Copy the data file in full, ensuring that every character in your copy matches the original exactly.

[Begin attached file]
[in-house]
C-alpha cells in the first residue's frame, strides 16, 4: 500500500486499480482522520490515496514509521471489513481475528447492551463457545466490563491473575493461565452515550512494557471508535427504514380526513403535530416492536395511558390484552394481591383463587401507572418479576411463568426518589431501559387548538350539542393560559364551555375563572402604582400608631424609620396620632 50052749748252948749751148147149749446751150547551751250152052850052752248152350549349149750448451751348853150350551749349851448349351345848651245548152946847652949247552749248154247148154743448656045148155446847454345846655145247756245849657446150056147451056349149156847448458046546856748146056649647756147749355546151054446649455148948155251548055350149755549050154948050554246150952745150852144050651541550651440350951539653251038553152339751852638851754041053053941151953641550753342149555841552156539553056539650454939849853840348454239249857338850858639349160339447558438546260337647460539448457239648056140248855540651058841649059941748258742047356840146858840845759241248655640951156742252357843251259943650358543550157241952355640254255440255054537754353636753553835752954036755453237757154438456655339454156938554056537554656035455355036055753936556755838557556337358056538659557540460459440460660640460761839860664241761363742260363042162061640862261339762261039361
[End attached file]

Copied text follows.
[in-house]
C-alpha cells in the first residue's frame, strides 16, 4: 500500500486499480482522520490515496514509521471489513481475528447492551463457545466490563491473575493461565452515550512494557471508535427504514380526513403535530416492536395511558390484552394481591383463587401507572418479576411463568426518589431501559387548538350539542393560559364551555375563572402604582400608631424609620396620632 50052749748252948749751148147149749446751150547551751250152052850052752248152350549349149750448451751348853150350551749349851448349351345848651245548152946847652949247552749248154247148154743448656045148155446847454345846655145247756245849657446150056147451056349149156847448458046546856748146056649647756147749355546151054446649455148948155251548055350149755549050154948050554246150952745150852144050651541550651440350951539653251038553152339751852638851754041053053941151953641550753342149555841552156539553056539650454939849853840348454239249857338850858639349160339447558438546260337647460539448457239648056140248855540651058841649059941748258742047356840146858840845759241248655640951156742252357843251259943650358543550157241952355640254255440255054537754353636753553835752954036755453237757154438456655339454156938554056537554656035455355036055753936556755838557556337358056538659557540460459440460660640460761839860664241761363742260363042162061640862261339762261039361